Economic recession, trade unions and labour relations
I should like to thank the Trade Union Congress and the Nigeria Labour Congress, Lagos State Council for inviting me to participate in this Symposium with “Labour Relations in Economic Recession: an Appraisal” as its theme. Given the times and circumstances worldwide and in our country, the choice of topic is immensely sensible and commendable.
Global economic recession
The Economic Recession today is not Nigerian, but global. But being Global does not mean the absence of local contributory factors to our situation. We talk of a global economic Recession today because we have a global economy, not because we have many countries. We have for several centuries had many countries but not the kind of economic and financial crisis we are experiencing today.
We are all over the world experiencing economic recession, not to the same extent or degree to be sure, because we share in or participate in certain global economic and financial institutions, which partly regulate and also comprise economic transactions between countries and between local and foreign or transnational companies. A combination of factors which need not concern us here, including integrated air, land and sea transportation and advances in information technology, led to the expansion of local and regional economies into one global economy. So, what is this global economy?
The Global Economy comprises national economies, Regional and Sub-regional economic groupings (e.g. ECOWAS), Regional and sub-regional financial and trade regulating institutions (e.g. African Development Banks- ADB), International trade, financial and development institutions/agencies, Relevant UNO trade and financial agencies, and Transnational/multinational companies. And the structure of the global economy may differentiated along the following lines or classification: a) Long-industrialised economies; b) Newly industrialising economies; c) Raw materials-producing economies; d) Capital-intensive and rich economies, of which only a few of the long-industrialised economies are; and e) Poor capital economies.
International economic system and its dynamics
Simplified considerably, it is how various units, which make up the global system go about investing and trading that is referred to as the so-called International Economic System. Typically, they operate through Stock Exchanges, transnational or multinational companies, and jumping into the foray are the World Bank and the International Monetary Fund, regional and international credit financial institutions and thousands of a variety of fund managers, and insurance companies.
The underlying philosophy or ideology of this international economic system is that of leaving the supply of goods and services and the determination of their prices and other terms to the now-famous “market forces”, demand and supply. The push therefore is for “deregulated markets”, whether of exchange rates, finance and financial derivatives, shares and futures, services, or labour, transactions that should exclude involvement of governments or state authorities.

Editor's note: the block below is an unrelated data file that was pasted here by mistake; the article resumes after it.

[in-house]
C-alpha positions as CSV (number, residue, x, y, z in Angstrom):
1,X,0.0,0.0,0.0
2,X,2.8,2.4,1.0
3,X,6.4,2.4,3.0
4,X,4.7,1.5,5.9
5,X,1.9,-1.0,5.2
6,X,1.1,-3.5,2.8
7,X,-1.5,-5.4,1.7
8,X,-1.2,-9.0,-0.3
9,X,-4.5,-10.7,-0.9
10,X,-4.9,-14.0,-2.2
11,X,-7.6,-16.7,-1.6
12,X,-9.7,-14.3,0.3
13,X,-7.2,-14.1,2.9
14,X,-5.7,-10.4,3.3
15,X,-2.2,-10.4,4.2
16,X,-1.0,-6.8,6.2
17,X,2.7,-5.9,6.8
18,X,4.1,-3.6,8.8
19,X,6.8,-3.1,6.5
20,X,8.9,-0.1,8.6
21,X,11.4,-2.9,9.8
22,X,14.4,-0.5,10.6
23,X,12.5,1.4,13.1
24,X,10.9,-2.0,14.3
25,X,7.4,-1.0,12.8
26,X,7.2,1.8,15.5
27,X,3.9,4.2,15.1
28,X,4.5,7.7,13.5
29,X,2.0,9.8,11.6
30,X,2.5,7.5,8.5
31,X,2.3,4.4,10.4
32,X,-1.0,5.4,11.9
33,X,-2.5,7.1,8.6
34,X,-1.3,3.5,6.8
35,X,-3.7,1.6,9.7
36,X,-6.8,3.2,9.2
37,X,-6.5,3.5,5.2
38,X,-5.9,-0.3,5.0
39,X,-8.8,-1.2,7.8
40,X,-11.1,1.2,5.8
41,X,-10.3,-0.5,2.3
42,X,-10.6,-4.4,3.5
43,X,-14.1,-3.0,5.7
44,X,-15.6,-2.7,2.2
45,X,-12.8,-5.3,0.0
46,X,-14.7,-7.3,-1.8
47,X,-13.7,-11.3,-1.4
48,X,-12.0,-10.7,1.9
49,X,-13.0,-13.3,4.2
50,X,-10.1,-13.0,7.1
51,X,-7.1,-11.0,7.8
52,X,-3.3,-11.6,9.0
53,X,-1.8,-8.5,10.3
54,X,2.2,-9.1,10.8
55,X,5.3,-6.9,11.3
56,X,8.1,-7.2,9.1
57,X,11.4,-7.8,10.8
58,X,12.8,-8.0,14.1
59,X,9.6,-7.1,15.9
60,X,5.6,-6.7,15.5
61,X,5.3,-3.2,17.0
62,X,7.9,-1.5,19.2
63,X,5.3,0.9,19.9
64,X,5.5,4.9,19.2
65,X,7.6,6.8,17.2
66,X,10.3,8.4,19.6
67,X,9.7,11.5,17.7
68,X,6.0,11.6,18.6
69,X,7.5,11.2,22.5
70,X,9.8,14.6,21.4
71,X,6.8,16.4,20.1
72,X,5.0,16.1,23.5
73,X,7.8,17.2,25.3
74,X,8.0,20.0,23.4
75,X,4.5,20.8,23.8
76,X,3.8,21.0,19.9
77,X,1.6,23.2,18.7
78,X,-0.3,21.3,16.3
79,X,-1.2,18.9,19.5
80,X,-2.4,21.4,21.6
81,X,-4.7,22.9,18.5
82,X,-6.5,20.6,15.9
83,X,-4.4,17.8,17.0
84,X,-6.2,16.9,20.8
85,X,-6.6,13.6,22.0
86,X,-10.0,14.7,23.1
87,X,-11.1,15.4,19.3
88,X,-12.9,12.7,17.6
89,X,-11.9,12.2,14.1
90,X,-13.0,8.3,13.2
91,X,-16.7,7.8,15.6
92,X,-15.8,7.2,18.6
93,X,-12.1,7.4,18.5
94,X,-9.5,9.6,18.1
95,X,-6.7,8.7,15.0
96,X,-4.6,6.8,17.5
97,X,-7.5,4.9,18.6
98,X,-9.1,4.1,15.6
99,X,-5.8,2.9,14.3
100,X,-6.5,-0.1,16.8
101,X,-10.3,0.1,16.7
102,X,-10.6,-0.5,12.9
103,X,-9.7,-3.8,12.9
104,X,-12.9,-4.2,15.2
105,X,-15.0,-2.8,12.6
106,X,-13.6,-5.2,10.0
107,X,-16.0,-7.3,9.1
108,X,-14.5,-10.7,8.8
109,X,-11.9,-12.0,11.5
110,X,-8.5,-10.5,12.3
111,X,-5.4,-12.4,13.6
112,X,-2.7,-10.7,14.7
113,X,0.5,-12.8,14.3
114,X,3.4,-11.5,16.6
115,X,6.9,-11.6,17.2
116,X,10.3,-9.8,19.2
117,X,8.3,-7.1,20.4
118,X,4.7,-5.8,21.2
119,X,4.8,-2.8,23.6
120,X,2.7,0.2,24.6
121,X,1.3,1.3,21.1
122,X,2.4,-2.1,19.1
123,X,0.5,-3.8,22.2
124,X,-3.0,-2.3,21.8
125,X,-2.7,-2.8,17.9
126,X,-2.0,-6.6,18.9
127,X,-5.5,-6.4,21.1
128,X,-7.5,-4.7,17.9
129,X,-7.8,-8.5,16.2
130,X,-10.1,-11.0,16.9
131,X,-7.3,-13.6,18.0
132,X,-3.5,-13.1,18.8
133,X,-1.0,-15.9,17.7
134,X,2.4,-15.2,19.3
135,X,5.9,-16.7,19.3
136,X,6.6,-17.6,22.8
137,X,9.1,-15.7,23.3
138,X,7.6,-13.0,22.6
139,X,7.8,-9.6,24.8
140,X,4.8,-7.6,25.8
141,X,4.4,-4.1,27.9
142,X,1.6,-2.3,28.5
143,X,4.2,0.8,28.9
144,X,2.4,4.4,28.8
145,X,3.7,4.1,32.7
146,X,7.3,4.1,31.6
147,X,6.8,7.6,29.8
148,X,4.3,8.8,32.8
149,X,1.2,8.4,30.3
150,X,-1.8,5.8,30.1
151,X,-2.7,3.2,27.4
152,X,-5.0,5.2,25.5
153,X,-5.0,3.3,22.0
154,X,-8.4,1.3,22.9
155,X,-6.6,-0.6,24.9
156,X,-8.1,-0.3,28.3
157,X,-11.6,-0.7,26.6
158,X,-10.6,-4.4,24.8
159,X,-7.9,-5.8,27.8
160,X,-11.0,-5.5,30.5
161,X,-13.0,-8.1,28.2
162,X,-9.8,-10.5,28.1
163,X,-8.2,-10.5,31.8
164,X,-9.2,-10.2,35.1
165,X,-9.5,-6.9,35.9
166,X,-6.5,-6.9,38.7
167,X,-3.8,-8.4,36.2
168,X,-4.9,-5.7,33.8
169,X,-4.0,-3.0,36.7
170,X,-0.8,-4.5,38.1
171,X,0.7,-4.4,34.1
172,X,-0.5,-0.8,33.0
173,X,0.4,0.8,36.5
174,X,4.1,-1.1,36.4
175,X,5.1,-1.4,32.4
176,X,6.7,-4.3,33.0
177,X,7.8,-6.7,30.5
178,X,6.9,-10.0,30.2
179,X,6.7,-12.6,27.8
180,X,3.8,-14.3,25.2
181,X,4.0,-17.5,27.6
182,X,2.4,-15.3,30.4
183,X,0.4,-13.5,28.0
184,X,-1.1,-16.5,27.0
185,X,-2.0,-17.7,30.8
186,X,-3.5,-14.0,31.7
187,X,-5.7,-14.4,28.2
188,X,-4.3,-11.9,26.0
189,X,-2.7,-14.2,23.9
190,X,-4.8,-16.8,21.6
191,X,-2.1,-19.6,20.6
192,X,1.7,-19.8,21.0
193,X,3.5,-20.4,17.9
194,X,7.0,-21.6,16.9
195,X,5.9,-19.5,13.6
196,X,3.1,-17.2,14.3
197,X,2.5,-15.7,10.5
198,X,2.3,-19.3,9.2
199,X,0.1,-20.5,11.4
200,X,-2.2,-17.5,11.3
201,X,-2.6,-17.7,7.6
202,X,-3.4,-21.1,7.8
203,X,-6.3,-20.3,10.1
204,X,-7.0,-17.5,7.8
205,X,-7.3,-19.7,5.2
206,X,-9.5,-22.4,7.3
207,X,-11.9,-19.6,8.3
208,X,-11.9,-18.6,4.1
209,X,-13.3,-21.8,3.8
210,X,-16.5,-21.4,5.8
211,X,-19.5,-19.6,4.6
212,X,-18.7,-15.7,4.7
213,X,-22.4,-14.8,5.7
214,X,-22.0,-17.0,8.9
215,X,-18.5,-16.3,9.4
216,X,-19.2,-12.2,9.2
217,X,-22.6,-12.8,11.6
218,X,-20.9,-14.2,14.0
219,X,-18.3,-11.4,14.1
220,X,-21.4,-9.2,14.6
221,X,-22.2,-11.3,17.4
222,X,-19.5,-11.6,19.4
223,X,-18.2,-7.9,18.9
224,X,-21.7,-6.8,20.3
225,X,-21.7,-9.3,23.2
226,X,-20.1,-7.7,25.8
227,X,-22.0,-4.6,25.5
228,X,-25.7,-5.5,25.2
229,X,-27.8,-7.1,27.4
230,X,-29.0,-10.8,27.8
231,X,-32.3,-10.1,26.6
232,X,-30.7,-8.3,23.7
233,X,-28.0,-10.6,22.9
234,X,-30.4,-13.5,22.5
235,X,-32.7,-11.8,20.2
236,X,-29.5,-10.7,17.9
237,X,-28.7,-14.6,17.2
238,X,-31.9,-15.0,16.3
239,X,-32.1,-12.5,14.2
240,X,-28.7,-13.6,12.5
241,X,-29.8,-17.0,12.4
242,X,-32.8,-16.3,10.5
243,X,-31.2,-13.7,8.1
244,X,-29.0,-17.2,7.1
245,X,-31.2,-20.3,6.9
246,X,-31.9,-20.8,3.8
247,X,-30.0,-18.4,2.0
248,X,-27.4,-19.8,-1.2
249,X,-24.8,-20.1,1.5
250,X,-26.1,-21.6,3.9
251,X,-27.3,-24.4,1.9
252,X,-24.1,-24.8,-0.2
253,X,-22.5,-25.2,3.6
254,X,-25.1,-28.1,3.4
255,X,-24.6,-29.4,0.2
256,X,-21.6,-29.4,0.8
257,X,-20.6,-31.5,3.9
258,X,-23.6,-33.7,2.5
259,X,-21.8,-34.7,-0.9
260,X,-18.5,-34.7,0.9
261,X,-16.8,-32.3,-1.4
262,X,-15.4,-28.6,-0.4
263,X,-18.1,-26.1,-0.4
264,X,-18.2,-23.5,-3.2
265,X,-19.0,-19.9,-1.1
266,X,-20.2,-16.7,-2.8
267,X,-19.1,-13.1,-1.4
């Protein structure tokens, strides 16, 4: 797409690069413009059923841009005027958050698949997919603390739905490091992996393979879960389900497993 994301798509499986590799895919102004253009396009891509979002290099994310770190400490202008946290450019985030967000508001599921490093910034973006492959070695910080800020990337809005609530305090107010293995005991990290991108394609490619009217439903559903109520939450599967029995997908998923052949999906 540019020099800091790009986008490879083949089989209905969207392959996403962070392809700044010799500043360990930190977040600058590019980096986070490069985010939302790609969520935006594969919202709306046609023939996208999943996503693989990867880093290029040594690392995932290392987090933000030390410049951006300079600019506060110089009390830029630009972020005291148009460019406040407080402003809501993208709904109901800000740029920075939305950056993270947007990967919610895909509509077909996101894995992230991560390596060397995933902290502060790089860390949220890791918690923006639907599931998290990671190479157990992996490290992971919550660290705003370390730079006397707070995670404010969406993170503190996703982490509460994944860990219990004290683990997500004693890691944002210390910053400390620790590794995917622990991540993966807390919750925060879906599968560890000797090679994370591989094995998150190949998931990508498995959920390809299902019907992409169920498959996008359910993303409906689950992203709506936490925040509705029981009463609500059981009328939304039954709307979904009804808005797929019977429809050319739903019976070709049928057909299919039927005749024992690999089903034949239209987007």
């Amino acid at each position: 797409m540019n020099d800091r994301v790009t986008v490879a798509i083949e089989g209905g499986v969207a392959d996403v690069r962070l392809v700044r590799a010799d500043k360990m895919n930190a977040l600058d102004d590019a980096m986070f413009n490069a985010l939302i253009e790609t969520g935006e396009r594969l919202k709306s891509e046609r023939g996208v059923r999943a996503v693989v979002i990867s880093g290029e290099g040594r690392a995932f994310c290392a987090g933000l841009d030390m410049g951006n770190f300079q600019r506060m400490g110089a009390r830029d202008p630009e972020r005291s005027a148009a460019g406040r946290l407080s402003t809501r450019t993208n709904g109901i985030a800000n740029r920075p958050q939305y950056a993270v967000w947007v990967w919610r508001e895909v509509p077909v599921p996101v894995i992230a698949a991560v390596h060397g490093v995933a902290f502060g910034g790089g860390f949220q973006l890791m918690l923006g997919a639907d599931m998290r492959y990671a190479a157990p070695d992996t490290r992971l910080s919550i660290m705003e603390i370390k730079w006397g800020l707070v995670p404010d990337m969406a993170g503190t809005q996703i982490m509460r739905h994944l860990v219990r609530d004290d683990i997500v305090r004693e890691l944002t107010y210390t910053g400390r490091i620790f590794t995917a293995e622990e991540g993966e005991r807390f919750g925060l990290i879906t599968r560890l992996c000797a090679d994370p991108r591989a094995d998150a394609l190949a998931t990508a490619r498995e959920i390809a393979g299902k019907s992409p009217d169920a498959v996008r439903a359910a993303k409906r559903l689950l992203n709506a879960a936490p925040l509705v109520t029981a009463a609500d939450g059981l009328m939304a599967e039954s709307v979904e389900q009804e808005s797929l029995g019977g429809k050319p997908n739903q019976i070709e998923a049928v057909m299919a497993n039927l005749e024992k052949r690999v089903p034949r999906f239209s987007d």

So, intra-continental and inter-continental business opportunities and interests give birth to multinational or transnational companies, with subsidiaries located in all continents. Multinational companies and other investors compete for global markets and global sources of raw materials, with strategies fashioned to cope with or adapt to local circumstances of national economies.
So, what has all this got to with Economic recession in Nigeria today?
Economic recession or crisis
The concept and notion of Economic Recession or Crisis derive from huge debates about the nature and workings of the private enterprise economic system from the eighteenth century, especially since Karl Marx. An industrialising Europe was dominated by the doctrine of Classical Liberalism. Classical liberalism holds that individual rights are natural, inherent, or inalienable, and exist independently of government. It is a philosophy that upholds the sovereignty of the individual, with private property rights seen as essential to individual liberty.
Applied to economic matters and general social policy by a group of French, Continental and British economists during and since the times of Adam Smith and David Ricardo, it argues for minimum state involvement in the supply or production, pricing and distribution of goods and services. This has since been generally labelled Laissez faire Economics, especially after Adam Smith’s books, The Wealth of Nations and The Theory of Moral Sentiments were published in the eighteenth century and in which, among other things, Adam Smith wrote of an “invisible hand” of the market mechanism, the infallible and most efficient value-allocating role of the forces of demand and supply.
So, what have these got to do with Economic Recession or Crisis?
It did not take long to observe that the capacity of demand and supply to adjust themselves automatically was limited and not as smooth-sailing as supposed, that there were periods of scarcity and that aggregate welfare did not increase as rapidly as claimed. More crucially, like day always following the night, periods of boom or prosperity for businesses were always followed by period of recession or bust.
Karl Marx and his followers, socialists and communists developed thoroughgoing critique of the capitalist system, propositions which have all come to be known as the Crisis Theory. The Crisis Theory is concerned with explaining the business cycle, recession and crises in capitalism. Karl Marx noted that it is in the nature of the capitalism system to suffer from periodic crises because of its internal contradictions. Prominent among the contradictions or factors identified by Marx are three, which have remained classic and which economists of all ideological hues have come to accept: